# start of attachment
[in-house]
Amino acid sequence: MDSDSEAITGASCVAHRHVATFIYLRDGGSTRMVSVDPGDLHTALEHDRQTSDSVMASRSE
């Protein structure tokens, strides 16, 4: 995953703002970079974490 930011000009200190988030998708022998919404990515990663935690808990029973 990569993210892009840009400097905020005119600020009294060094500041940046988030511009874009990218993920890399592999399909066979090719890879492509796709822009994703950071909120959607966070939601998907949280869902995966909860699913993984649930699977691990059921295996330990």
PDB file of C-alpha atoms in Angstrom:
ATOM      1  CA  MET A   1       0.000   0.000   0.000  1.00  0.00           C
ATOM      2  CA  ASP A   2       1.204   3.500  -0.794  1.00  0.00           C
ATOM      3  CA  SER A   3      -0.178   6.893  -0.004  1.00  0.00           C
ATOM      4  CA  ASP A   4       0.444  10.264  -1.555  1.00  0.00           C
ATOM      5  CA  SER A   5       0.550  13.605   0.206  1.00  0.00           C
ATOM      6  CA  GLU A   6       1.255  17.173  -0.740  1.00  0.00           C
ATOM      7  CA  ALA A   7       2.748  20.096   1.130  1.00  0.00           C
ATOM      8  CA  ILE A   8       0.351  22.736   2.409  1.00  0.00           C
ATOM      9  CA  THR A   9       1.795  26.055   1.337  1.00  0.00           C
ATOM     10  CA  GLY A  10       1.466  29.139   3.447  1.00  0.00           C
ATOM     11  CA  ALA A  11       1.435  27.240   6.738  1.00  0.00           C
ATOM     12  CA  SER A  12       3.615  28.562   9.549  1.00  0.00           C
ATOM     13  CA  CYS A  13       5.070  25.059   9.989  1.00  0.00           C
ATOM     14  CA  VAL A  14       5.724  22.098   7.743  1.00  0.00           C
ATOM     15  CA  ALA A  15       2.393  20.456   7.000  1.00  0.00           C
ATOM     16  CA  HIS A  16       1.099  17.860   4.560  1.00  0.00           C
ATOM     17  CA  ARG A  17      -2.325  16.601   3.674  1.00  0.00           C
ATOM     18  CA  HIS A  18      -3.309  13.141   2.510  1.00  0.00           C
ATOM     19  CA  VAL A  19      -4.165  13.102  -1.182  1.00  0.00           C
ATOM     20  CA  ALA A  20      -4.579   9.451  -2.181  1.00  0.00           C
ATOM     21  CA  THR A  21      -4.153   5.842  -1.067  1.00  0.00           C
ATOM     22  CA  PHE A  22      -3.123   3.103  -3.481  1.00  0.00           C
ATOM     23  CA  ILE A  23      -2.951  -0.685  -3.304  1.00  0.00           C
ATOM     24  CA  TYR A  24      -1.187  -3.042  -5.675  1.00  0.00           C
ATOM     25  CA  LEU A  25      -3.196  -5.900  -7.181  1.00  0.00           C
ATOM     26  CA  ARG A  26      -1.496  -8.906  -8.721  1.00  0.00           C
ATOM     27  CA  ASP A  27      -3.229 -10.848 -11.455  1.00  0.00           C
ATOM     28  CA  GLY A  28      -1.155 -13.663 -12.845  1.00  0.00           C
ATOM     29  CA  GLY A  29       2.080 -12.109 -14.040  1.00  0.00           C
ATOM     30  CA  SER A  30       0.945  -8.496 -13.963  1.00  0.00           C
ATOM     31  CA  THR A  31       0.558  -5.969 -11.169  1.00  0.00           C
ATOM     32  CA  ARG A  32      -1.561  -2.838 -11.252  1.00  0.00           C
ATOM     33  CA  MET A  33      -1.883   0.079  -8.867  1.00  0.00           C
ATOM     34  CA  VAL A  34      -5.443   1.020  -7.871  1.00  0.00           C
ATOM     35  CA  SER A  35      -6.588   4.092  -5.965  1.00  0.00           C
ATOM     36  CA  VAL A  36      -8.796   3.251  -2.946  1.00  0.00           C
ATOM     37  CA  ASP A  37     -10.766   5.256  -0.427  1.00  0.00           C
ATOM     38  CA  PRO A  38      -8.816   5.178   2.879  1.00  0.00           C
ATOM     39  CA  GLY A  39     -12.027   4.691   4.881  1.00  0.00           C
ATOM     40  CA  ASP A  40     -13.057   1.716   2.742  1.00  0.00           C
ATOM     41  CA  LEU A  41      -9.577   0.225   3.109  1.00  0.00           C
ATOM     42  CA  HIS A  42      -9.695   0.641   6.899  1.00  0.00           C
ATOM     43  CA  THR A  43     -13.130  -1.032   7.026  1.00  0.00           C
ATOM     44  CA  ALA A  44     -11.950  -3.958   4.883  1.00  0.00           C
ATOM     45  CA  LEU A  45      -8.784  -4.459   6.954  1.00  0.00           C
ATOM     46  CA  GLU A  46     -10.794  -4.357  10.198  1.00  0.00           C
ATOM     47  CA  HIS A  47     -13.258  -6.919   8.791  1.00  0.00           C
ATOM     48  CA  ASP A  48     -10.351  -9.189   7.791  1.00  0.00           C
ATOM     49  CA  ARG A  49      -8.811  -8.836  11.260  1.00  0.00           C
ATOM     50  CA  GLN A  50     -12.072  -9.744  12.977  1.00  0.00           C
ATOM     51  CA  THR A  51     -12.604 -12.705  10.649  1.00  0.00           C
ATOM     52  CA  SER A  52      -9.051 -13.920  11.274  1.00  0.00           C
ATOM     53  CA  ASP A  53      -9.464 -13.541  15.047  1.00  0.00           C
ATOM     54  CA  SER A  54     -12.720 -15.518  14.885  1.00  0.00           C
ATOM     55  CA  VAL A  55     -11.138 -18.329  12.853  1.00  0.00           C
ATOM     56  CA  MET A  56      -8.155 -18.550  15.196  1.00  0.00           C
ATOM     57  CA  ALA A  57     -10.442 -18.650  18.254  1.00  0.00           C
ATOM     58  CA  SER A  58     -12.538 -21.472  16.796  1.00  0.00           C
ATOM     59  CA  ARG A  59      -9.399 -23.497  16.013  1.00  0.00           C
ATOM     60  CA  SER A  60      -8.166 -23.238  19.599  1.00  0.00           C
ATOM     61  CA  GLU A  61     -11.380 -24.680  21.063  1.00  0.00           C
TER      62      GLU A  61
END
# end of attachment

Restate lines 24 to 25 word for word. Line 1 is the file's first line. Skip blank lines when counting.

ATOM     20  CA  ALA A  20      -4.579   9.451  -2.181  1.00  0.00           C
ATOM     21  CA  THR A  21      -4.153   5.842  -1.067  1.00  0.00           C